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What can you compost?

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What can you compost?

Look, composting is one of the best things you can do for your garden, or your yard. 

There are multitudes of minerals and nutrients in a good compost. 

Simply put, compost makes a wonderful addition to the soil.

These additives can help your crops grow large and healthy. 

Having compost, when done right, may be the best thing you can do for your soil.

So what exactly can you compost? Let’s take a look!


Why Should You Have a Compost Pile?

Composting is one of the best things that you can do for your garden. 

By composting, you are putting a lot of vital nutrients into your soil, that would have otherwise left the property. 

A compost pile is a great way to keep valuable nutrients which you can use on your lawn and in your garden beds! Although a compost pile may not cover all of your fertilizer needs, it can help cut down on fertilizer applications. 

It can also provide complementary needs that may not be provided by your granular lawn fertilizer.  

Two Types of Compostable Materials

Generally, compost is separated into two different types. 

Green Compost and Brown Compost:

Green compost is anything like:

  • Fruit and vegetable scraps, 

  • Egg shells, 

  • Tea bags, 

  • Fresh grass clippings a

  • Table scraps that do not include meat or bones. 

Brown compost is brown made of materials such as:

  • Dry leaves, 

  • Wood shavings, 

  • Nuts and shells, 

  • Coffee and coffee filters. 

  • Shredded newspaper

  • Hay and peanut shells.

You can also compost plates, cups, utensils or partyware, but only if they are the compostable variety.

Fun fact!  You can put your own hair clippings into your compost too. It will put a huge amount of nitrogen into the soil. Just make sure that you don't put too much hair into the soil, as too much nitrogen can be harmful to the compost. 

Things You Should Not Compost

It’s true, you can't compost everything. 

Here are 3 things you should not compost:

1. Don’t Compost Meat or Bones

You should not compost any sort of meat. Including fish or bones. 

The problem is that these types of matter decay slowly and they will attract animals to your compost, including rats.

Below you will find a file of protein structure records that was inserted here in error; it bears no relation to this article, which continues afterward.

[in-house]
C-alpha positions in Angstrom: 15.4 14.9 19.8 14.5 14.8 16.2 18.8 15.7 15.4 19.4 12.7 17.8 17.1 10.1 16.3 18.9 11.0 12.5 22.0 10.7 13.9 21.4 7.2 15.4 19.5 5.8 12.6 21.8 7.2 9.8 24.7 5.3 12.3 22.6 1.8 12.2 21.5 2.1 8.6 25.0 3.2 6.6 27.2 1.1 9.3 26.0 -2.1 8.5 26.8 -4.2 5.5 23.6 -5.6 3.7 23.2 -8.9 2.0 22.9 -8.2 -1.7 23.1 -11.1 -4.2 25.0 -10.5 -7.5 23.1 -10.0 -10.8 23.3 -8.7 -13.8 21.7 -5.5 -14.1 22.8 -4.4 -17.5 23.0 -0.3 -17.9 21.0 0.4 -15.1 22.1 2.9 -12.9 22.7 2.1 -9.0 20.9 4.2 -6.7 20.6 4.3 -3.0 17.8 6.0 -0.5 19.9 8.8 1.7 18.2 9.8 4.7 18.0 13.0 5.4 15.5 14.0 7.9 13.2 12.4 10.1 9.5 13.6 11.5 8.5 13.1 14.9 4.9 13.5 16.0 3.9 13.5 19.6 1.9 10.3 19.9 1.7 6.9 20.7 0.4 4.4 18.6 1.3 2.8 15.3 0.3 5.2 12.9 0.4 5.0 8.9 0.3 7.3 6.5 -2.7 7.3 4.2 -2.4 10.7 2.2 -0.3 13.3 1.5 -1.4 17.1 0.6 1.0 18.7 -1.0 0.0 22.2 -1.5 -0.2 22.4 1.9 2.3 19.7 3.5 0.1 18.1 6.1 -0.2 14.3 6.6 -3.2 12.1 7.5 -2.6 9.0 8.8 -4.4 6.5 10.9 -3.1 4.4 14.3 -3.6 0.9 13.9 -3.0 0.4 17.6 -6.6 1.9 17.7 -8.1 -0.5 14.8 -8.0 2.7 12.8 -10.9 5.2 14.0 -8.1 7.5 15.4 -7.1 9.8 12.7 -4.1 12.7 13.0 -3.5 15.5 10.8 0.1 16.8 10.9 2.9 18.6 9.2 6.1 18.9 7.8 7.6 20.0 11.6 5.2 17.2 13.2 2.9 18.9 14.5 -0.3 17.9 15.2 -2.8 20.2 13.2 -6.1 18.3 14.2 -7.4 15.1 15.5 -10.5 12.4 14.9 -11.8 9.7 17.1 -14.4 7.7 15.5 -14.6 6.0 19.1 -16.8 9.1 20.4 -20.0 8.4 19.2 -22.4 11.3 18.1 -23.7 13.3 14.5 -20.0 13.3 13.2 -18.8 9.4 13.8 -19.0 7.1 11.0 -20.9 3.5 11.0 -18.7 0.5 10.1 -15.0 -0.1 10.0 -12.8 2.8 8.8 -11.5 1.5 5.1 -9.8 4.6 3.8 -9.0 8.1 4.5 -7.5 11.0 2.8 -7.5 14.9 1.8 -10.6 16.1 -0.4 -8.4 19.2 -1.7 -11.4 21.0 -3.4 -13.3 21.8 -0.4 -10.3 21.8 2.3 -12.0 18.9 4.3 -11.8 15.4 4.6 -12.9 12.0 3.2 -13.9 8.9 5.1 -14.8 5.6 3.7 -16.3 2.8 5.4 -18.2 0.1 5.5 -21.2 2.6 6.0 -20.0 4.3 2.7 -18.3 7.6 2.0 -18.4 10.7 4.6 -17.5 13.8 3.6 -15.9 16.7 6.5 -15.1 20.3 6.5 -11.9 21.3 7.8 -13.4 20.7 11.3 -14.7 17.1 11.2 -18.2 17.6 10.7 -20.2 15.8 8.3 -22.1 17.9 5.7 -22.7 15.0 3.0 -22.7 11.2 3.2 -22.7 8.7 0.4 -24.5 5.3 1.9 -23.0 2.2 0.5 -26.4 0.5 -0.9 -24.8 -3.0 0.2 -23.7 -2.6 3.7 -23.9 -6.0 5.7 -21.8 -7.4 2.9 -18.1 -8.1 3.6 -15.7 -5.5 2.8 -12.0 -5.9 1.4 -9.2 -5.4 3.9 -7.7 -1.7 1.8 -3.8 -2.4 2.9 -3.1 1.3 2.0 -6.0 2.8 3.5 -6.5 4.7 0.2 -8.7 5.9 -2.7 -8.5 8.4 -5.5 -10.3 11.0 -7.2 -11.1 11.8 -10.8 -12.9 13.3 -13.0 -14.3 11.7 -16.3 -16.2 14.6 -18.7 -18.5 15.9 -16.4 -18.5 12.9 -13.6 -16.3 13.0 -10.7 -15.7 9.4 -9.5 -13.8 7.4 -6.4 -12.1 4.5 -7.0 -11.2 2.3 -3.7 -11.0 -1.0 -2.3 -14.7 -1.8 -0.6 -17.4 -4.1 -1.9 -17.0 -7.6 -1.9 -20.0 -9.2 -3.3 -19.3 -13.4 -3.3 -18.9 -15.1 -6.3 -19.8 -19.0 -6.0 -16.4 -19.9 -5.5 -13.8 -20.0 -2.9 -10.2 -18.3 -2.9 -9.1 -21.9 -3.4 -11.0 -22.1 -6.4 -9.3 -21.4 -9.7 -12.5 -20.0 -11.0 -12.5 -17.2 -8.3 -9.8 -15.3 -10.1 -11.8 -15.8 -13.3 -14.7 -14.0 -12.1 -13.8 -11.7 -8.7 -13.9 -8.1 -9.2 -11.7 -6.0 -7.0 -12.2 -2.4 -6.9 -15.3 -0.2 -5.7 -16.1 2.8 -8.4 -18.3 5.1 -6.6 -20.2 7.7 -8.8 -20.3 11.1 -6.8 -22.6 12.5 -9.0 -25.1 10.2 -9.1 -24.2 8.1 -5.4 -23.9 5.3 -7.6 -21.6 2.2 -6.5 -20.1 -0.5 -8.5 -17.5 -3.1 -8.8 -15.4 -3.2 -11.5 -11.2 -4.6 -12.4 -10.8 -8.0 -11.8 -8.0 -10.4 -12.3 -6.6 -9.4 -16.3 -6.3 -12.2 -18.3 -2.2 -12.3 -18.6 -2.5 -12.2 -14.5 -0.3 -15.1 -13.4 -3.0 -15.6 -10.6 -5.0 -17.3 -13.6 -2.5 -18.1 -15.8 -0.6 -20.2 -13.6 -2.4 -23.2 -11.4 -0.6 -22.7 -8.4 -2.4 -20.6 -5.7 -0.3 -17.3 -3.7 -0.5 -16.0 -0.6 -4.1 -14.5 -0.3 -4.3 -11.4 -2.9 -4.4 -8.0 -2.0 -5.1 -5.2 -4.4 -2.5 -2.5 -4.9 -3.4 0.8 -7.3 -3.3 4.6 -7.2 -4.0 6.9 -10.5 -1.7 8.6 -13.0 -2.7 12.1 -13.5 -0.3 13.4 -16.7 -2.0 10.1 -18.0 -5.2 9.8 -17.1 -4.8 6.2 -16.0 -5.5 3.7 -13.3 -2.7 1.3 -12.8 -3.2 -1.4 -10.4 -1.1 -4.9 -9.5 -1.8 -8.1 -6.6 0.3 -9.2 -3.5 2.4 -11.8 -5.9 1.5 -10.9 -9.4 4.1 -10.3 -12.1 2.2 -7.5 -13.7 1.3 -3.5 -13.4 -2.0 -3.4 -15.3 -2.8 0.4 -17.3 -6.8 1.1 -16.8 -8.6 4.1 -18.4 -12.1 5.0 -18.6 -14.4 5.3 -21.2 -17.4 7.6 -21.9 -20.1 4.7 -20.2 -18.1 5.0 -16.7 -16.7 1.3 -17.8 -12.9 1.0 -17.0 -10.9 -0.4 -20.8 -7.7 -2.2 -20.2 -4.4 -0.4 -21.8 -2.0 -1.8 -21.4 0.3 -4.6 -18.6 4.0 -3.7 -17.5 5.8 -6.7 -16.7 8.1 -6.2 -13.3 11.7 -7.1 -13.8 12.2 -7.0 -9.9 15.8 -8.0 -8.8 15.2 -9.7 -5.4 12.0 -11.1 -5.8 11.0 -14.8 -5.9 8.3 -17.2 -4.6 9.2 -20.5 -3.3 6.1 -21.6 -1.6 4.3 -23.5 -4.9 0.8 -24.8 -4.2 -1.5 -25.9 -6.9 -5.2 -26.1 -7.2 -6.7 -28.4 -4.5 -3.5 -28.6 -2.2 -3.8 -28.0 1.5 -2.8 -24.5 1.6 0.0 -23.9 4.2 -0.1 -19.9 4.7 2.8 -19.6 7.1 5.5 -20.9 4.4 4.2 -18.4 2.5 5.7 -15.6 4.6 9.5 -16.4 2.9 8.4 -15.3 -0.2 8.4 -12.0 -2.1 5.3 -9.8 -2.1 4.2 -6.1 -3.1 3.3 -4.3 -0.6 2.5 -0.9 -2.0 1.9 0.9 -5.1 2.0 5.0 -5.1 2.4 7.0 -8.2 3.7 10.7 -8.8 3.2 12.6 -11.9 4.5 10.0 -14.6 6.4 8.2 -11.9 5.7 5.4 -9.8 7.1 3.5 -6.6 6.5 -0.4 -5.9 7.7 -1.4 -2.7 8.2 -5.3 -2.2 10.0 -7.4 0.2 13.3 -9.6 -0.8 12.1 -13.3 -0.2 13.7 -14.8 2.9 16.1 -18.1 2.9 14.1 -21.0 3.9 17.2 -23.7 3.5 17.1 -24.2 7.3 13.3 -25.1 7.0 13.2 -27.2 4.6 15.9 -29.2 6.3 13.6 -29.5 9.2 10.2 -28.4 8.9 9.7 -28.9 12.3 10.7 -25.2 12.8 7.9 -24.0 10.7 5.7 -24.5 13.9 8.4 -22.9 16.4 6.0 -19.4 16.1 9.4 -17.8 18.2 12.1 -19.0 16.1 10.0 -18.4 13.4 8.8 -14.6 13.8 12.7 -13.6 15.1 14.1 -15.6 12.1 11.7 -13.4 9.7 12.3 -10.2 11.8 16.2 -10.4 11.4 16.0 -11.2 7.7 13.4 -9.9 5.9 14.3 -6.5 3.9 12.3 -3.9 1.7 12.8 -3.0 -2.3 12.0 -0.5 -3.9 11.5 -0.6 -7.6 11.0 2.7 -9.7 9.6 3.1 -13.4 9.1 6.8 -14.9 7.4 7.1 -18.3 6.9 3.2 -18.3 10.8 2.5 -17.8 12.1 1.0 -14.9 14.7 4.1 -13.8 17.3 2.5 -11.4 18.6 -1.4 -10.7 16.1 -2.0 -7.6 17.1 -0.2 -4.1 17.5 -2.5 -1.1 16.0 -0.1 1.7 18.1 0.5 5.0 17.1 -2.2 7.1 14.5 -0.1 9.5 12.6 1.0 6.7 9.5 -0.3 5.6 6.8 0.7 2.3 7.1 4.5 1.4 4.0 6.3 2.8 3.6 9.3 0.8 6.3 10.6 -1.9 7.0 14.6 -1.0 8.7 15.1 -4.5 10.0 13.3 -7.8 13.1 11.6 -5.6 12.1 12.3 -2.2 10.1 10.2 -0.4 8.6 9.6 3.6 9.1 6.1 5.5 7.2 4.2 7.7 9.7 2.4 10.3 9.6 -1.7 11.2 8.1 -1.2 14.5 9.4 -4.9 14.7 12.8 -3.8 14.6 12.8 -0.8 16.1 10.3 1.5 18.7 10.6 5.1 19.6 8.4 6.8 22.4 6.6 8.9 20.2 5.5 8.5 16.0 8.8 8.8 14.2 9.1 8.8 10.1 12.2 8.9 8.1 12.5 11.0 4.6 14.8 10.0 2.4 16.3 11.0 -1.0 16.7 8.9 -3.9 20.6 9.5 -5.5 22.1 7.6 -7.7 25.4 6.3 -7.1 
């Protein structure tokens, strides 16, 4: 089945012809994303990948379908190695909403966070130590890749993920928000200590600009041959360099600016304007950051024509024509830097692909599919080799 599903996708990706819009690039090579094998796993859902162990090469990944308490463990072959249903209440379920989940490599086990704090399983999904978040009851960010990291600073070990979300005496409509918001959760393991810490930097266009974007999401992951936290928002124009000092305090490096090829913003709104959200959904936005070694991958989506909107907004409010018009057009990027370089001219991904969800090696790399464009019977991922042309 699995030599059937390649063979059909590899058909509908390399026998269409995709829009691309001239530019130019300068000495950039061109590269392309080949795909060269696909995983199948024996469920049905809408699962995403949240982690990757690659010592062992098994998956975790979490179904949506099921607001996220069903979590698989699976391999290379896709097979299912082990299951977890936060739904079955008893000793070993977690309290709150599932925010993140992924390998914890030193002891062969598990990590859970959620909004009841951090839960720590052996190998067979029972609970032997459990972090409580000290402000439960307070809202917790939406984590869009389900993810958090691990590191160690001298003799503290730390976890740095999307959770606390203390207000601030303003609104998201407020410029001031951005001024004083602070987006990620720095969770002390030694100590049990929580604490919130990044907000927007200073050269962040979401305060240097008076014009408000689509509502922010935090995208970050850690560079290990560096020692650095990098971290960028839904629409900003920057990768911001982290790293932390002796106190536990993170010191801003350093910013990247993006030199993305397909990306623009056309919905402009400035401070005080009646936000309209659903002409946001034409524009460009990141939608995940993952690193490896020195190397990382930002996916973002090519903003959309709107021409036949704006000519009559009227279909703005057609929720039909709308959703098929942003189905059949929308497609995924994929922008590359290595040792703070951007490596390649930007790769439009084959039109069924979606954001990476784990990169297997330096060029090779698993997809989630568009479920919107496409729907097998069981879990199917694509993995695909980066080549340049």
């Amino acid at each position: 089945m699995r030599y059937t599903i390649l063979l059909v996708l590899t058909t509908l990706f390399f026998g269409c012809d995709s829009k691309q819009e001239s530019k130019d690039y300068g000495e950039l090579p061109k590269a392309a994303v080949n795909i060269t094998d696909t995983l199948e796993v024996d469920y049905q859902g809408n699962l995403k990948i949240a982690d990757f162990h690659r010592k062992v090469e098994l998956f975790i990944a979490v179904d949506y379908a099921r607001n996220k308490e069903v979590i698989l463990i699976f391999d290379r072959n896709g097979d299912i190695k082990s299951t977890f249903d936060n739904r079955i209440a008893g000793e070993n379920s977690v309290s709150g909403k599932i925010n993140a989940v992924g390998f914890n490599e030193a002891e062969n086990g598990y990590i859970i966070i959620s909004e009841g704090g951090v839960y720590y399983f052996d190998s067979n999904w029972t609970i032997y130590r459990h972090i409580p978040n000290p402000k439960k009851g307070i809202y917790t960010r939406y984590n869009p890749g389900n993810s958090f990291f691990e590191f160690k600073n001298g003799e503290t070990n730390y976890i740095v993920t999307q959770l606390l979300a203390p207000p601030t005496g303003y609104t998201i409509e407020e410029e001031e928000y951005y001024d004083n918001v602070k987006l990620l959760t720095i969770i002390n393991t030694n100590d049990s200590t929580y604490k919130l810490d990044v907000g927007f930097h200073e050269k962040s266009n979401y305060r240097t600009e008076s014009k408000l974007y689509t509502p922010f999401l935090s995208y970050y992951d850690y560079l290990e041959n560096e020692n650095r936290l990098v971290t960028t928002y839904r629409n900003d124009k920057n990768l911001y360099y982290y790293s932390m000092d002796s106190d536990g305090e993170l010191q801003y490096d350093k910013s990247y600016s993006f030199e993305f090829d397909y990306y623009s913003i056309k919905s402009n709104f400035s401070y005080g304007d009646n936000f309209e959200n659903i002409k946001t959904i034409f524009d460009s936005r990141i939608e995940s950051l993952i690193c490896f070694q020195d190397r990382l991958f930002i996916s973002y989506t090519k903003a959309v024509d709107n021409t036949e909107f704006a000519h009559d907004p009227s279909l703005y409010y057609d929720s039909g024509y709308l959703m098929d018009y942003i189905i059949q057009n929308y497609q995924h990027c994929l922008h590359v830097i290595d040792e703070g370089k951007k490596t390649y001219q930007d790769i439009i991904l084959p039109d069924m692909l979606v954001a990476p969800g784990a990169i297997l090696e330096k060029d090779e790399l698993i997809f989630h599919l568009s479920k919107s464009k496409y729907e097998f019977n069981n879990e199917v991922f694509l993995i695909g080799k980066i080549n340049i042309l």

2. Don’t Compost Diseased Plants

Her'es why, having diseased plants in your compost can lead spreading the disease to the rest of the plants in your garden.

3. Don’t Compost Animal Waste

You should never compost pet feces. They may contain parasites that are harmful to humans. Additionally, dog waste can collectively be bad for local waterways and can lead to several types of environmental issues. 

Always Add A Compost Starter!

Look, the best way to compost your material quickly is to use a compost starter.


What is a Compost Starter?

Composting relies on microorganisms to assist in breaking down the material. A compost starter is essentially made of microbes which will assist in speeding up the composting process

A compost starter may be purchased at the local department store. But there is a better option...

Most people don’t know this, but you can simply use completely broken down compost as a compost starter! The broken down compost will include all of the essential microbes necessary to start the process over again. 

If you Bag Your Grass, Compost the Clippings

If you are one of the folks that likes to bag your grass clippings. You should compost your clippings!

Here’s the deal, nearly everything your grass needs to grow is contained in those clippings. 

After letting your grass clippings compost for a year or so, you can add them back to the lawn as a top dressing. This practice of composting can even help eliminate an application or two of fertilizer on your lawn. 

What’s The Bottom Line On What You Can Compost?

There are a lot of great reasons to practice composting. It can even help save you money on fertilizer when used correctly. 

It can also help out the environment by preventing valuable, nutrient-rich, organic material from going to the landfill, where it will be caught up an anaerobic cycle. Organic material will not break down nearly as fast in a landfill.

And, if you need help with your lawn, garden, landscape or compost pile...

Be sure to hit up the pros at GreenPal!



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About The Author

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